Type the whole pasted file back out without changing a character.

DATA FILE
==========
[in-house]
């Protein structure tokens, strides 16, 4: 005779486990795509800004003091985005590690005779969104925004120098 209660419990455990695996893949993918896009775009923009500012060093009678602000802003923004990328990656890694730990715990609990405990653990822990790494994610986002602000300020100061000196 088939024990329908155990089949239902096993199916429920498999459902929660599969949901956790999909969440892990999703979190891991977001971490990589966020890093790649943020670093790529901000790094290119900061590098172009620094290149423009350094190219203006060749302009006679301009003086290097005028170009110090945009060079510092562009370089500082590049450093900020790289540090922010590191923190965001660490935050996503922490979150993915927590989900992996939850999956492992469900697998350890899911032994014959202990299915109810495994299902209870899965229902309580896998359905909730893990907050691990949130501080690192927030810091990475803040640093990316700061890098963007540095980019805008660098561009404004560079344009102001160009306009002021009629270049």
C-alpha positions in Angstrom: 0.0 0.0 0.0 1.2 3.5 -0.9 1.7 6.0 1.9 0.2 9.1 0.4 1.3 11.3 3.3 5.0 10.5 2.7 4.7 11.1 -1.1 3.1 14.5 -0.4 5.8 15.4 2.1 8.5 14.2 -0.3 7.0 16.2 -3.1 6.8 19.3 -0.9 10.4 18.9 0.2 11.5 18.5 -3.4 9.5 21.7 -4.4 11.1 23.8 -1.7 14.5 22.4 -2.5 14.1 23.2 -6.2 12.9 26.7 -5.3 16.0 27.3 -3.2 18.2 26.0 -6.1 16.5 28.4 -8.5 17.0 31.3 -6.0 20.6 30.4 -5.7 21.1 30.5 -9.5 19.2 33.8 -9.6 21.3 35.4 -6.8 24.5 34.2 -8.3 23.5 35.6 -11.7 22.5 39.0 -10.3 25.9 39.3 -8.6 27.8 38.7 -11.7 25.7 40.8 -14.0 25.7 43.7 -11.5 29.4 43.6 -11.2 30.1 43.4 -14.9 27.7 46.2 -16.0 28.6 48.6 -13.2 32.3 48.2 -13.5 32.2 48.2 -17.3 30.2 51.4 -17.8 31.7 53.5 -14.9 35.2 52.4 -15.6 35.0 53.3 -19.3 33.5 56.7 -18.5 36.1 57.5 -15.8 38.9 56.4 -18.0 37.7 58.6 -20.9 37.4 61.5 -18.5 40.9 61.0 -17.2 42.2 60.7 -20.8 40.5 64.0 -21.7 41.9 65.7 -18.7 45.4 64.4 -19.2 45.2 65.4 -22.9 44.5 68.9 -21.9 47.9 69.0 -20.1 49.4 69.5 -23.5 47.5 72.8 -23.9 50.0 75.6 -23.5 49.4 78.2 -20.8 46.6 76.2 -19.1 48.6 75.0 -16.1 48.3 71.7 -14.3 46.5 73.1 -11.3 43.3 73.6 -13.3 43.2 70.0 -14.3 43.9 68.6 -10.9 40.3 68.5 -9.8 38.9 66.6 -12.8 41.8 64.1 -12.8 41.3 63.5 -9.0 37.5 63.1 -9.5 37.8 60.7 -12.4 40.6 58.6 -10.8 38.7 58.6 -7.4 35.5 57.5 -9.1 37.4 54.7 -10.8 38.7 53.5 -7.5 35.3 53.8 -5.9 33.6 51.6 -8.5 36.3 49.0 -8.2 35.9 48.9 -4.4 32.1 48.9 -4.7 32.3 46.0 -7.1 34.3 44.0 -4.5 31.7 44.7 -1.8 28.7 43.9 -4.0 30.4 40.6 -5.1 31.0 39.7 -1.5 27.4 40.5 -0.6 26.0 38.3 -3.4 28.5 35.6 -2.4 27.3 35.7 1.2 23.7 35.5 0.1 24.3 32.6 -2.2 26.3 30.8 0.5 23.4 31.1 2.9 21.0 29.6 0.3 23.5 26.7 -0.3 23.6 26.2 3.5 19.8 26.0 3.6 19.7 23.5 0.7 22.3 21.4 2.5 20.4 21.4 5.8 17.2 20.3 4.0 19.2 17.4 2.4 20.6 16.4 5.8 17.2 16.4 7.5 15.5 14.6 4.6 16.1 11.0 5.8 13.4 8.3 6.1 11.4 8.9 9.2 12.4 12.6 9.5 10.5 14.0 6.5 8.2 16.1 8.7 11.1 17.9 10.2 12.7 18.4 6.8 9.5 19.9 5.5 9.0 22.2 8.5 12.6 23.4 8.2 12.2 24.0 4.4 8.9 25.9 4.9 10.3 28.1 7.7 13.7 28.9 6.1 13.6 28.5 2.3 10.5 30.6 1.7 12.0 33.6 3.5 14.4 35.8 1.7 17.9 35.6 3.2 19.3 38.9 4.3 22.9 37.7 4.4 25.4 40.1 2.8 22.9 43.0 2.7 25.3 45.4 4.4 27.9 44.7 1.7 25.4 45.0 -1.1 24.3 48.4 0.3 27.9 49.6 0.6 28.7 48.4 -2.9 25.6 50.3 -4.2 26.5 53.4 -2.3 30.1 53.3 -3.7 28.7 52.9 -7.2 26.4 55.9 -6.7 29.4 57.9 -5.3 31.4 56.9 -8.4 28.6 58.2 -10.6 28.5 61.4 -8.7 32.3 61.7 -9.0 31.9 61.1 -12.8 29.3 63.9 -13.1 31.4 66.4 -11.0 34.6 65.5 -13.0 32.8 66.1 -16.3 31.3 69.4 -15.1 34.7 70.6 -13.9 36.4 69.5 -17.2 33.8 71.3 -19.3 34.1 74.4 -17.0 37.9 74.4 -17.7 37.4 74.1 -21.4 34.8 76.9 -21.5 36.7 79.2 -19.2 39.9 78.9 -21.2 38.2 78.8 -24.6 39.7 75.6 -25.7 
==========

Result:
[in-house]
């Protein structure tokens, strides 16, 4: 005779486990795509800004003091985005590690005779969104925004120098 209660419990455990695996893949993918896009775009923009500012060093009678602000802003923004990328990656890694730990715990609990405990653990822990790494994610986002602000300020100061000196 088939024990329908155990089949239902096993199916429920498999459902929660599969949901956790999909969440892990999703979190891991977001971490990589966020890093790649943020670093790529901000790094290119900061590098172009620094290149423009350094190219203006060749302009006679301009003086290097005028170009110090945009060079510092562009370089500082590049450093900020790289540090922010590191923190965001660490935050996503922490979150993915927590989900992996939850999956492992469900697998350890899911032994014959202990299915109810495994299902209870899965229902309580896998359905909730893990907050691990949130501080690192927030810091990475803040640093990316700061890098963007540095980019805008660098561009404004560079344009102001160009306009002021009629270049």
C-alpha positions in Angstrom: 0.0 0.0 0.0 1.2 3.5 -0.9 1.7 6.0 1.9 0.2 9.1 0.4 1.3 11.3 3.3 5.0 10.5 2.7 4.7 11.1 -1.1 3.1 14.5 -0.4 5.8 15.4 2.1 8.5 14.2 -0.3 7.0 16.2 -3.1 6.8 19.3 -0.9 10.4 18.9 0.2 11.5 18.5 -3.4 9.5 21.7 -4.4 11.1 23.8 -1.7 14.5 22.4 -2.5 14.1 23.2 -6.2 12.9 26.7 -5.3 16.0 27.3 -3.2 18.2 26.0 -6.1 16.5 28.4 -8.5 17.0 31.3 -6.0 20.6 30.4 -5.7 21.1 30.5 -9.5 19.2 33.8 -9.6 21.3 35.4 -6.8 24.5 34.2 -8.3 23.5 35.6 -11.7 22.5 39.0 -10.3 25.9 39.3 -8.6 27.8 38.7 -11.7 25.7 40.8 -14.0 25.7 43.7 -11.5 29.4 43.6 -11.2 30.1 43.4 -14.9 27.7 46.2 -16.0 28.6 48.6 -13.2 32.3 48.2 -13.5 32.2 48.2 -17.3 30.2 51.4 -17.8 31.7 53.5 -14.9 35.2 52.4 -15.6 35.0 53.3 -19.3 33.5 56.7 -18.5 36.1 57.5 -15.8 38.9 56.4 -18.0 37.7 58.6 -20.9 37.4 61.5 -18.5 40.9 61.0 -17.2 42.2 60.7 -20.8 40.5 64.0 -21.7 41.9 65.7 -18.7 45.4 64.4 -19.2 45.2 65.4 -22.9 44.5 68.9 -21.9 47.9 69.0 -20.1 49.4 69.5 -23.5 47.5 72.8 -23.9 50.0 75.6 -23.5 49.4 78.2 -20.8 46.6 76.2 -19.1 48.6 75.0 -16.1 48.3 71.7 -14.3 46.5 73.1 -11.3 43.3 73.6 -13.3 43.2 70.0 -14.3 43.9 68.6 -10.9 40.3 68.5 -9.8 38.9 66.6 -12.8 41.8 64.1 -12.8 41.3 63.5 -9.0 37.5 63.1 -9.5 37.8 60.7 -12.4 40.6 58.6 -10.8 38.7 58.6 -7.4 35.5 57.5 -9.1 37.4 54.7 -10.8 38.7 53.5 -7.5 35.3 53.8 -5.9 33.6 51.6 -8.5 36.3 49.0 -8.2 35.9 48.9 -4.4 32.1 48.9 -4.7 32.3 46.0 -7.1 34.3 44.0 -4.5 31.7 44.7 -1.8 28.7 43.9 -4.0 30.4 40.6 -5.1 31.0 39.7 -1.5 27.4 40.5 -0.6 26.0 38.3 -3.4 28.5 35.6 -2.4 27.3 35.7 1.2 23.7 35.5 0.1 24.3 32.6 -2.2 26.3 30.8 0.5 23.4 31.1 2.9 21.0 29.6 0.3 23.5 26.7 -0.3 23.6 26.2 3.5 19.8 26.0 3.6 19.7 23.5 0.7 22.3 21.4 2.5 20.4 21.4 5.8 17.2 20.3 4.0 19.2 17.4 2.4 20.6 16.4 5.8 17.2 16.4 7.5 15.5 14.6 4.6 16.1 11.0 5.8 13.4 8.3 6.1 11.4 8.9 9.2 12.4 12.6 9.5 10.5 14.0 6.5 8.2 16.1 8.7 11.1 17.9 10.2 12.7 18.4 6.8 9.5 19.9 5.5 9.0 22.2 8.5 12.6 23.4 8.2 12.2 24.0 4.4 8.9 25.9 4.9 10.3 28.1 7.7 13.7 28.9 6.1 13.6 28.5 2.3 10.5 30.6 1.7 12.0 33.6 3.5 14.4 35.8 1.7 17.9 35.6 3.2 19.3 38.9 4.3 22.9 37.7 4.4 25.4 40.1 2.8 22.9 43.0 2.7 25.3 45.4 4.4 27.9 44.7 1.7 25.4 45.0 -1.1 24.3 48.4 0.3 27.9 49.6 0.6 28.7 48.4 -2.9 25.6 50.3 -4.2 26.5 53.4 -2.3 30.1 53.3 -3.7 28.7 52.9 -7.2 26.4 55.9 -6.7 29.4 57.9 -5.3 31.4 56.9 -8.4 28.6 58.2 -10.6 28.5 61.4 -8.7 32.3 61.7 -9.0 31.9 61.1 -12.8 29.3 63.9 -13.1 31.4 66.4 -11.0 34.6 65.5 -13.0 32.8 66.1 -16.3 31.3 69.4 -15.1 34.7 70.6 -13.9 36.4 69.5 -17.2 33.8 71.3 -19.3 34.1 74.4 -17.0 37.9 74.4 -17.7 37.4 74.1 -21.4 34.8 76.9 -21.5 36.7 79.2 -19.2 39.9 78.9 -21.2 38.2 78.8 -24.6 39.7 75.6 -25.7 